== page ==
Never use Web UI or GUI to make changes to systems , but instead , use version control , git , and pull request , merge request model instead , adopt a complete software engineering workflow for system operations
If it doesn’t provide an API for management, configuration and other major tasks , Its Evil , don’t use it. Ever
Always work towards optimising the common case and don’t waste time on automating something that you need to do once a year.
Never make a lot of commits for a lot of changes , instead , group your changes into related change sets and them commit them , to keep your CI/CD pipelines clean as well as git history short.
Never push directly to git repository and try to make a merge request instead , it will give you and your team to have a second chance to review the changes
Never commit changes , even locally , before linting , building , testing it locally , to keep your commit history clean and neat , and avoid repeating a long pipeline
Never use a production system for testing something else , instead , you must be able to clone the production system into a testing version , do the testing there instead and trash everything after testing
Forget about the idea that you can scale operations without writing significant amount of code
The basic requirement for every system admin is to be a developer who has deep understanding of systems and loves to code them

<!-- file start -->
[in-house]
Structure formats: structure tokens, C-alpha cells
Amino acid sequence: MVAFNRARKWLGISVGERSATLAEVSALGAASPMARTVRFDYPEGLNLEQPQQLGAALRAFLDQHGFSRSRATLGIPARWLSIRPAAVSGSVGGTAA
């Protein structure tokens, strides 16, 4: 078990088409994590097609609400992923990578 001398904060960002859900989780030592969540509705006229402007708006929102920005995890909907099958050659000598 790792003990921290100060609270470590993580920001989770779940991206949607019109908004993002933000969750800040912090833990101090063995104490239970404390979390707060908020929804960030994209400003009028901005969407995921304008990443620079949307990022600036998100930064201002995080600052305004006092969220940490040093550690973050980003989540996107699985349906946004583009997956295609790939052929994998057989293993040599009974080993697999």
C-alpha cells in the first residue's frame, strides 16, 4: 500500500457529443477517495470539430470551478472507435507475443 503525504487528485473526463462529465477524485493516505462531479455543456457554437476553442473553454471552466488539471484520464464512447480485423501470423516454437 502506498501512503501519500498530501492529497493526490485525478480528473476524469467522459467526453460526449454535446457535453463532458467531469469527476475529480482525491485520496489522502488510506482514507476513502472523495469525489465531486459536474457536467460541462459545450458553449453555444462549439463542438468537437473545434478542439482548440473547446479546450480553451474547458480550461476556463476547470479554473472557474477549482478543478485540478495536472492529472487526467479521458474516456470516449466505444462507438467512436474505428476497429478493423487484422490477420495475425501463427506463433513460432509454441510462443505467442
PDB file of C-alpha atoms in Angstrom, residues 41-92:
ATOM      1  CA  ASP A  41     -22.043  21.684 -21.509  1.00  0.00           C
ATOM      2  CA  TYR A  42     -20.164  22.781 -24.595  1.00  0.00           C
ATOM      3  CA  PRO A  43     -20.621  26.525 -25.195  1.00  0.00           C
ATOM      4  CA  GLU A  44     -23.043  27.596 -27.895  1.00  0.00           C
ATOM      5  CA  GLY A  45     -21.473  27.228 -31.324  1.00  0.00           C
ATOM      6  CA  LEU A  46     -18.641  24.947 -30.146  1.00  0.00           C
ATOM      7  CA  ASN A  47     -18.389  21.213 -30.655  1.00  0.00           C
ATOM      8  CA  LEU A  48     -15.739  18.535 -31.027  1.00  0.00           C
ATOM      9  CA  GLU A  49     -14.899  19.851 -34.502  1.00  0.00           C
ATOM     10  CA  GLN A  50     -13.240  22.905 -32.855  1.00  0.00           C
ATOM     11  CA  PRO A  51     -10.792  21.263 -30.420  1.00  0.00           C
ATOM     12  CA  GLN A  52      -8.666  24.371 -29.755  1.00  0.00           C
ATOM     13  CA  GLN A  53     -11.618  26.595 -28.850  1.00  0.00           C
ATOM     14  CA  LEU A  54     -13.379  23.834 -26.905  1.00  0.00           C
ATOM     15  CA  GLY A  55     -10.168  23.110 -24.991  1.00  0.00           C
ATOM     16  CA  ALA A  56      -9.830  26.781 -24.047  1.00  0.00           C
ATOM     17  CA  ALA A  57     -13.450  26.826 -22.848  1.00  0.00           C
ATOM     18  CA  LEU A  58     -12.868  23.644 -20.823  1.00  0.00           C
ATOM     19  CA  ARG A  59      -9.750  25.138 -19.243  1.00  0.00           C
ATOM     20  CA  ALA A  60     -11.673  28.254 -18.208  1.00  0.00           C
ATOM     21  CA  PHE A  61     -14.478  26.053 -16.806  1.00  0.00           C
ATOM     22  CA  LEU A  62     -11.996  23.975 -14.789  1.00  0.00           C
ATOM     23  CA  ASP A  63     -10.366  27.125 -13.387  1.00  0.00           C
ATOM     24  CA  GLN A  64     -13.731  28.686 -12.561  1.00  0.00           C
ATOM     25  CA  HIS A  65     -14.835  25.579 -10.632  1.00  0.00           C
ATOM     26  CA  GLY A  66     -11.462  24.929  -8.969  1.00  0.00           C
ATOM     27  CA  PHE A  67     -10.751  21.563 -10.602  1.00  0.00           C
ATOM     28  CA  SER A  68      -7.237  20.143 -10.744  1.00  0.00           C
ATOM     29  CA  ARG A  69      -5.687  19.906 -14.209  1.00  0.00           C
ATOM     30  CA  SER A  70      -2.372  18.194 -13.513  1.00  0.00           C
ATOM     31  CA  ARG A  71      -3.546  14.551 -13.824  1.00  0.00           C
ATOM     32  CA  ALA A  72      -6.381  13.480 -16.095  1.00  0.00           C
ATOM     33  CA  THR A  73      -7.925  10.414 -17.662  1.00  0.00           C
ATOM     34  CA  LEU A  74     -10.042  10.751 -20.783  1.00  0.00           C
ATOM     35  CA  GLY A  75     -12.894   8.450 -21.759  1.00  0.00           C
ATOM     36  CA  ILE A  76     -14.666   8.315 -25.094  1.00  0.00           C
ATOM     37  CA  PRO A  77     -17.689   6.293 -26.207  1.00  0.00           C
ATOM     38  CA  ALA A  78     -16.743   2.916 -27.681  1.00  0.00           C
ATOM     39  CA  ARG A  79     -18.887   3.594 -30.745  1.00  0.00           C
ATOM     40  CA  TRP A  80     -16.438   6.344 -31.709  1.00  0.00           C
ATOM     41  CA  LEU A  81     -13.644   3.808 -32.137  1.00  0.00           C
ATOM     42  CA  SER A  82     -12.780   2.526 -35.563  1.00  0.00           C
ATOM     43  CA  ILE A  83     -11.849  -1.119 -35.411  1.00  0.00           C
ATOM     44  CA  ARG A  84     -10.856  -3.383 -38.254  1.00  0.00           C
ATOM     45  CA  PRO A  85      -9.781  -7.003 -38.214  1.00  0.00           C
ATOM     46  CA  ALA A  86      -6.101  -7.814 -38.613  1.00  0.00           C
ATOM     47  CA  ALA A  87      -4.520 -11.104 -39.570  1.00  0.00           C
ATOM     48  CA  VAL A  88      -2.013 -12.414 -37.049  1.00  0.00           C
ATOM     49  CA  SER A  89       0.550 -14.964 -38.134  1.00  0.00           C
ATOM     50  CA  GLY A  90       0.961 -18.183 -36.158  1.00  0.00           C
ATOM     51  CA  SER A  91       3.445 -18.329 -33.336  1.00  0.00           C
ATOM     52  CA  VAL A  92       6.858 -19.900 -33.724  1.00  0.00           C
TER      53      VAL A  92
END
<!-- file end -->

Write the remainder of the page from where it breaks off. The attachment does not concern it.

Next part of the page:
It might be a bad idea to spam your users with announcing down time for every upgrade of the system , upgrades should be automated and safe. Facebook and Google never announced it from start to present while running systems that are making money. Instead , keep and define an Error budget , SLAs and SLOs for your system/service.
Always keep the backups , a failover system is not a backup though.
Don’t use RDMS for everything , maybe its not needed , maybe you can just use simple noSQL solution , or a key value store.
Don’t believe anything or anyone , until and unless you test it yourself , or re produce the actual behaviour of the system, don’t listen to doubts and assumptions.
Keep the configuration out of the software itself , for example , building the same docker image for all test , stage , prod environments , but the deployment manifest of that image is different across the environments , using the environment variables in your delivery system. Don’t bake the configuration into the image itself.
Always use multi-stage docker builds and never leave the dev tools in the production image , never , ever.
Don’t believe in workarounds , address the original issue
To be successful , embrace the change at constant rate